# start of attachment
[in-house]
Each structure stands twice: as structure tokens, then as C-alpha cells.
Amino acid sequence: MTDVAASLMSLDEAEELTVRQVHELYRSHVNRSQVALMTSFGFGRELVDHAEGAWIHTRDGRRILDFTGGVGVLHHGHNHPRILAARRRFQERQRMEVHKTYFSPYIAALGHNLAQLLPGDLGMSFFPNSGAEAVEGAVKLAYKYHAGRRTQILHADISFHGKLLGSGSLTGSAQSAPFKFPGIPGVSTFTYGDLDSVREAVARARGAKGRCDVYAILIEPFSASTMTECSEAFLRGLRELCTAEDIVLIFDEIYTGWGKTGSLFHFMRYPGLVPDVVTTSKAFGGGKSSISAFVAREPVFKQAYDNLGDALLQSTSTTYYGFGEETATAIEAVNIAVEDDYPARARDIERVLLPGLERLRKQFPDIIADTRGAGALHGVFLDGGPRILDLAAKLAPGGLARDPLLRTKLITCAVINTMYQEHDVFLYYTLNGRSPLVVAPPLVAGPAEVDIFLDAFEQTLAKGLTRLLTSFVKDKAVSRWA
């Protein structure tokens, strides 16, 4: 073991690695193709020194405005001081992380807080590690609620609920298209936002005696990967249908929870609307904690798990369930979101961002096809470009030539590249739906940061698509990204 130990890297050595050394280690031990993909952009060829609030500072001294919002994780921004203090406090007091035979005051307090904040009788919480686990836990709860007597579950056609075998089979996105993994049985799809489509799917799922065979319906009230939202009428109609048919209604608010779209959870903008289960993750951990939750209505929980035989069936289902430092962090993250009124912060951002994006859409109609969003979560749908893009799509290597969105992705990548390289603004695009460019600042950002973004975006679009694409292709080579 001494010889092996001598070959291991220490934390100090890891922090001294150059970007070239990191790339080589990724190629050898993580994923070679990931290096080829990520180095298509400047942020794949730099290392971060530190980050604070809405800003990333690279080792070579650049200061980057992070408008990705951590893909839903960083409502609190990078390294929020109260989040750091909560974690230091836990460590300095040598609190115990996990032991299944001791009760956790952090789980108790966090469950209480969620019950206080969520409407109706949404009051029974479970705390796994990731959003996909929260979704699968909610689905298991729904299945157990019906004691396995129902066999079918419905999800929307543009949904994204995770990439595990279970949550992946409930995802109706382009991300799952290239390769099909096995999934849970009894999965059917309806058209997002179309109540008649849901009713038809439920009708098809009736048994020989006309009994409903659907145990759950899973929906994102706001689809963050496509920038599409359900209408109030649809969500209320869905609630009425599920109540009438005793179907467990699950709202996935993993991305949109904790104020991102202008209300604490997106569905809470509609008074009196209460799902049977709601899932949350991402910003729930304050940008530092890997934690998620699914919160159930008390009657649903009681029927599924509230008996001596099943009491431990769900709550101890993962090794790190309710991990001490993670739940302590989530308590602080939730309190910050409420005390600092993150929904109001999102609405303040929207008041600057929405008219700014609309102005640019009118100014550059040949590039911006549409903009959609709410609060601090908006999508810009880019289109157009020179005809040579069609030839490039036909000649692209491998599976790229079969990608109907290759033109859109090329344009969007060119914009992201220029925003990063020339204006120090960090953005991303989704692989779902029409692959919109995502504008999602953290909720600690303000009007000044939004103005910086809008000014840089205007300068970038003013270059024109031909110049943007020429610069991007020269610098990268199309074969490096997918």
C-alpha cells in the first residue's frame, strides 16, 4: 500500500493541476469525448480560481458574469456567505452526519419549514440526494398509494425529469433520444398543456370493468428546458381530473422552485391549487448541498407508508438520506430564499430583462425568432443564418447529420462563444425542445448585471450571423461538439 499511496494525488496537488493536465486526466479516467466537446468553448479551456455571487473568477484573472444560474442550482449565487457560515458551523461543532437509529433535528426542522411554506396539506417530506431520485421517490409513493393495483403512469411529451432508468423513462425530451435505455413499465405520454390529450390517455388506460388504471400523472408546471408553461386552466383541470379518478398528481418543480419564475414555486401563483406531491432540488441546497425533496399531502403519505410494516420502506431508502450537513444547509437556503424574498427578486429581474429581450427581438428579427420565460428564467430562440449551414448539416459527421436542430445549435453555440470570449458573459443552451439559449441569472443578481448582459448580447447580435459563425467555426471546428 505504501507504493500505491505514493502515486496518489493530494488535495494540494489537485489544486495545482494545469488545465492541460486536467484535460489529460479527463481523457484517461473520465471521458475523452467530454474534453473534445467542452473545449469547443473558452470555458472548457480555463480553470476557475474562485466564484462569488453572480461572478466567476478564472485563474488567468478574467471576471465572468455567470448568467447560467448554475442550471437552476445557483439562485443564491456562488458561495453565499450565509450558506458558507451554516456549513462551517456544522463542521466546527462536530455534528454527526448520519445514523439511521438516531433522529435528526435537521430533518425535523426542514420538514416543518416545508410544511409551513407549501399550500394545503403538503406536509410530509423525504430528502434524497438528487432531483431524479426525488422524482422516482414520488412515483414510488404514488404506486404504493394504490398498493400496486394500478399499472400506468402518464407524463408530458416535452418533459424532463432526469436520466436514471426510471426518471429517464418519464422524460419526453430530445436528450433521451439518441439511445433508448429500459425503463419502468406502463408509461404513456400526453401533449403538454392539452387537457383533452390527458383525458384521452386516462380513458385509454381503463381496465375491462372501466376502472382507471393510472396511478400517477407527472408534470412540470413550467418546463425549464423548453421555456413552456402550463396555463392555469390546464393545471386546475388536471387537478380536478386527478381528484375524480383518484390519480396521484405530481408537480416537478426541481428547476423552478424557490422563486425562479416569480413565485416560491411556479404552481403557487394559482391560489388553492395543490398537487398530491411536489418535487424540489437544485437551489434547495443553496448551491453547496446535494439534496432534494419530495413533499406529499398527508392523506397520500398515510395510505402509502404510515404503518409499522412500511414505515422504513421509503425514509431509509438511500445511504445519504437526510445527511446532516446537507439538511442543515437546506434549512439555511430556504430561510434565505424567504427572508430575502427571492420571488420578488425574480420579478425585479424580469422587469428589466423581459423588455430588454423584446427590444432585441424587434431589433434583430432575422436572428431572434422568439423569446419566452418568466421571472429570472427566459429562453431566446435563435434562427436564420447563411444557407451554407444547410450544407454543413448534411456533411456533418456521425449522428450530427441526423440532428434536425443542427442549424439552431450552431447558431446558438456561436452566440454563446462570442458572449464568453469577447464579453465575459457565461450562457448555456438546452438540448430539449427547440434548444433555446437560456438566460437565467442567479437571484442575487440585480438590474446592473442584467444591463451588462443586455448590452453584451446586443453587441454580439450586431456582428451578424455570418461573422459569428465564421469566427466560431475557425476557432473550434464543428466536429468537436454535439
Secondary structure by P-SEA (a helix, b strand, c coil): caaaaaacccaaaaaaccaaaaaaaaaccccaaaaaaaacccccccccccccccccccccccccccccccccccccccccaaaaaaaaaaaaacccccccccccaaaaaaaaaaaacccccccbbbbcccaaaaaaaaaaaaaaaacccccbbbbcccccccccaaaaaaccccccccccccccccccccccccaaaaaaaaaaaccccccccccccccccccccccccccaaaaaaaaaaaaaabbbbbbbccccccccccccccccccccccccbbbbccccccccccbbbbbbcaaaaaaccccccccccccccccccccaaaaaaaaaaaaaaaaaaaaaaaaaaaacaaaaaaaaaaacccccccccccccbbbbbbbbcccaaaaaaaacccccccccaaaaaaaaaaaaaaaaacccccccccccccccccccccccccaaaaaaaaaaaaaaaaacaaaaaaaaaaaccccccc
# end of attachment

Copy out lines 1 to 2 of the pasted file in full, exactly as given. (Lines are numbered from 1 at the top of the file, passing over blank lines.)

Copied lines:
[in-house]
Each structure stands twice: as structure tokens, then as C-alpha cells.